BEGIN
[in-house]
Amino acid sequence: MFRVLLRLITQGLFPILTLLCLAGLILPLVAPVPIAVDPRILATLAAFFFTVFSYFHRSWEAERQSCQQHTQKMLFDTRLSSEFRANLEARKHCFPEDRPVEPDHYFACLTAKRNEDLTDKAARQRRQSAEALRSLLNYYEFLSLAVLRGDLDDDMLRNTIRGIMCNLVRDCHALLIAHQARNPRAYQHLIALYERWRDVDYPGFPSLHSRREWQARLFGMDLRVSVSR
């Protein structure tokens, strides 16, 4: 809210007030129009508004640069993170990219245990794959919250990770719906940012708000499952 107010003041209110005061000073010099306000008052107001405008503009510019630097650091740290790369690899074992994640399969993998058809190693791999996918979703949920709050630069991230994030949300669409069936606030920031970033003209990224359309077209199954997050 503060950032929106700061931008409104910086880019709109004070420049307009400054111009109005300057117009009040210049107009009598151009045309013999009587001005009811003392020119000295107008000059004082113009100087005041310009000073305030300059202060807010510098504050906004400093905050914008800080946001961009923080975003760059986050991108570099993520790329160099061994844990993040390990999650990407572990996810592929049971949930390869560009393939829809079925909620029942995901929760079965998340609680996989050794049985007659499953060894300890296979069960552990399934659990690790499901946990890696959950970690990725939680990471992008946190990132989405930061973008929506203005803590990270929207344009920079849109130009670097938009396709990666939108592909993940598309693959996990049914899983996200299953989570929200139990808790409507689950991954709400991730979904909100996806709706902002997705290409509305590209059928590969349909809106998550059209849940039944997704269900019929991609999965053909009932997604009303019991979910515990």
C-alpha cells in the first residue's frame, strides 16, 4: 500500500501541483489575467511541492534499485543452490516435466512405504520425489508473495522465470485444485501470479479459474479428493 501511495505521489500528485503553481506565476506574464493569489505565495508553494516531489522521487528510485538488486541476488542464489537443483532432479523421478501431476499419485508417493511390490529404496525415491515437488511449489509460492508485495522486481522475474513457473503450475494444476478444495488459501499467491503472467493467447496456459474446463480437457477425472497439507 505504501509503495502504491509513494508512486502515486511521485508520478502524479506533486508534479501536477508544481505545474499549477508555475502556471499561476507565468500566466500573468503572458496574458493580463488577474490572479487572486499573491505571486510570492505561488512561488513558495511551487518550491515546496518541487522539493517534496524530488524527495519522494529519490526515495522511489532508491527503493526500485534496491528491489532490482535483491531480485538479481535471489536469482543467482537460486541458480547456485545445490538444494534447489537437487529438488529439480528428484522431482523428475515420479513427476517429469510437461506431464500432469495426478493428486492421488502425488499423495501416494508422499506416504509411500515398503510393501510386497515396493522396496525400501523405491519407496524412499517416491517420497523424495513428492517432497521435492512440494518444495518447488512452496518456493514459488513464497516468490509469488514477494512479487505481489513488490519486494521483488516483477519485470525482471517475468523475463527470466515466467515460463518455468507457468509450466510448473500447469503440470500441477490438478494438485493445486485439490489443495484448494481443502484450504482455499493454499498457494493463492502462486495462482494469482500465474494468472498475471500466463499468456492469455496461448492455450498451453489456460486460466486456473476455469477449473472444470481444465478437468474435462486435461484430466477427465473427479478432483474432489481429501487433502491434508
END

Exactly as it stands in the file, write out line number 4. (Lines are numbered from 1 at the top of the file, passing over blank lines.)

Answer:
C-alpha cells in the first residue's frame, strides 16, 4: 500500500501541483489575467511541492534499485543452490516435466512405504520425489508473495522465470485444485501470479479459474479428493 501511495505521489500528485503553481506565476506574464493569489505565495508553494516531489522521487528510485538488486541476488542464489537443483532432479523421478501431476499419485508417493511390490529404496525415491515437488511449489509460492508485495522486481522475474513457473503450475494444476478444495488459501499467491503472467493467447496456459474446463480437457477425472497439507 505504501509503495502504491509513494508512486502515486511521485508520478502524479506533486508534479501536477508544481505545474499549477508555475502556471499561476507565468500566466500573468503572458496574458493580463488577474490572479487572486499573491505571486510570492505561488512561488513558495511551487518550491515546496518541487522539493517534496524530488524527495519522494529519490526515495522511489532508491527503493526500485534496491528491489532490482535483491531480485538479481535471489536469482543467482537460486541458480547456485545445490538444494534447489537437487529438488529439480528428484522431482523428475515420479513427476517429469510437461506431464500432469495426478493428486492421488502425488499423495501416494508422499506416504509411500515398503510393501510386497515396493522396496525400501523405491519407496524412499517416491517420497523424495513428492517432497521435492512440494518444495518447488512452496518456493514459488513464497516468490509469488514477494512479487505481489513488490519486494521483488516483477519485470525482471517475468523475463527470466515466467515460463518455468507457468509450466510448473500447469503440470500441477490438478494438485493445486485439490489443495484448494481443502484450504482455499493454499498457494493463492502462486495462482494469482500465474494468472498475471500466463499468456492469455496461448492455450498451453489456460486460466486456473476455469477449473472444470481444465478437468474435462486435461484430466477427465473427479478432483474432489481429501487433502491434508